Oscillation is the repetitive variation, typically in time, of some measure about a central value or between two or more different states. The term vibration is used to describe mechanical oscillation. Familiar examples of oscillation include a swinging pendulum and alternating current power, the simplest mechanical oscillating system is a weight attached to a linear spring subject to only weight and tension. Such a system may be approximated on an air table or ice surface, the system is in an equilibrium state when the spring is static. If the system is displaced from the equilibrium, there is a net restoring force on the mass, tending to bring it back to equilibrium. However, in moving the back to the equilibrium position, it has acquired momentum which keeps it moving beyond that position. If a constant force such as gravity is added to the system, the time taken for an oscillation to occur is often referred to as the oscillatory period. All real-world oscillator systems are thermodynamically irreversible and this means there are dissipative processes such as friction or electrical resistance which continually convert some of the energy stored in the oscillator into heat in the environment. Thus, oscillations tend to decay with time there is some net source of energy into the system. The simplest description of this process can be illustrated by oscillation decay of the harmonic oscillator. In addition, a system may be subject to some external force. In this case the oscillation is said to be driven, some systems can be excited by energy transfer from the environment. This transfer typically occurs where systems are embedded in some fluid flow, at sufficiently large displacements, the stiffness of the wing dominates to provide the restoring force that enables an oscillation. The harmonic oscillator and the systems it models have a degree of freedom. More complicated systems have more degrees of freedom, for two masses and three springs. In such cases, the behavior of each variable influences that of the others and this leads to a coupling of the oscillations of the individual degrees of freedom. For example, two pendulum clocks mounted on a wall will tend to synchronise. This phenomenon was first observed by Christiaan Huygens in 1665, more special cases are the coupled oscillators where energy alternates between two forms of oscillation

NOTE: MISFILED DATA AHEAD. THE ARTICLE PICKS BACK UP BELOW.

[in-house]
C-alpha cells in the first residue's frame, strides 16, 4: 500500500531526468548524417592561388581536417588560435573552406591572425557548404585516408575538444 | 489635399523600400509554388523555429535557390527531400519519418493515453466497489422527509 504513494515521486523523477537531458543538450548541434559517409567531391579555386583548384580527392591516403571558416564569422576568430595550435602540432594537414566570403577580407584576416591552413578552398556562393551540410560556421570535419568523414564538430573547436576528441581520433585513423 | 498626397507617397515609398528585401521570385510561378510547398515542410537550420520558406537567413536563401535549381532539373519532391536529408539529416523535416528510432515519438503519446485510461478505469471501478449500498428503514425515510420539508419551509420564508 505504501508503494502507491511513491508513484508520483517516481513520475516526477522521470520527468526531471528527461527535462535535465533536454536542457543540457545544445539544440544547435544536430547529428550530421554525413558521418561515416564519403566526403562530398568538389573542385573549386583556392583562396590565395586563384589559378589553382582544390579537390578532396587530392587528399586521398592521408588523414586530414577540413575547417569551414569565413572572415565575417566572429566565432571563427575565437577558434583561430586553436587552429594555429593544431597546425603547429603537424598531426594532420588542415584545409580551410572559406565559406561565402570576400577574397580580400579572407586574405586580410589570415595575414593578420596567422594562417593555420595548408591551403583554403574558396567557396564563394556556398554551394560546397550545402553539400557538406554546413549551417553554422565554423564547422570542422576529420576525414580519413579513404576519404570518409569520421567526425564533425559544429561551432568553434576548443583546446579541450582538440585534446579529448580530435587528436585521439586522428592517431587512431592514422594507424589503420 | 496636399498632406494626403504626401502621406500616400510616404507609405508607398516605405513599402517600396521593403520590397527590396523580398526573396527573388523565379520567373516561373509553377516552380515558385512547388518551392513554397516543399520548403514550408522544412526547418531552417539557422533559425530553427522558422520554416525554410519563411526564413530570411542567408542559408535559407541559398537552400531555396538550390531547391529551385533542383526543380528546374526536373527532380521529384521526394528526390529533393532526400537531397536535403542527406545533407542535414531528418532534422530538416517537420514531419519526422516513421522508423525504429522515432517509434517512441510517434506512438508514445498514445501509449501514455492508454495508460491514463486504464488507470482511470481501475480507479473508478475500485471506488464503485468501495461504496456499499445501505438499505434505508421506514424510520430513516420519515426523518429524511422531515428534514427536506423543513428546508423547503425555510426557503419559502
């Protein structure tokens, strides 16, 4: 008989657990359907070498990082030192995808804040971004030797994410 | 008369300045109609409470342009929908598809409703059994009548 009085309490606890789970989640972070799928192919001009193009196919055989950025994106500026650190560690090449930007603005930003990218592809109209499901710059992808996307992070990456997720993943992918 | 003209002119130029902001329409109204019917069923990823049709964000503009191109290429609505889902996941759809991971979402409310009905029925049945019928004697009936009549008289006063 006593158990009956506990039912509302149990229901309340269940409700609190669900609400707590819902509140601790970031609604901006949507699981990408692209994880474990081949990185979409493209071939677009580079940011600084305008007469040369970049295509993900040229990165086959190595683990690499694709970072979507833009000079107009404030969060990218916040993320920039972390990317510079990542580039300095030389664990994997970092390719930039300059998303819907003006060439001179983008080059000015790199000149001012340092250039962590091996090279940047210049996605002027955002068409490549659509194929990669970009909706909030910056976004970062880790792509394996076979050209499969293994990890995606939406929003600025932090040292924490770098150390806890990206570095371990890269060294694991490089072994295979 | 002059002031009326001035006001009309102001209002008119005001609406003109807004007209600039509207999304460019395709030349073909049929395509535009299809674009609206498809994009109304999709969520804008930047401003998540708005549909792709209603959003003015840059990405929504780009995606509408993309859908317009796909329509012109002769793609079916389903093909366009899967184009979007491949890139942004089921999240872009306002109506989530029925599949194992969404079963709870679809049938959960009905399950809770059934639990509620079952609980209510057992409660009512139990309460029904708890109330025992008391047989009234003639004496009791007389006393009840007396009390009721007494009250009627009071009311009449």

Experimental Setup of Huygens synchronization of two clocks
Oscillation of a sequence (shown in blue) is the difference between the limit superior and limit inferior of the sequence.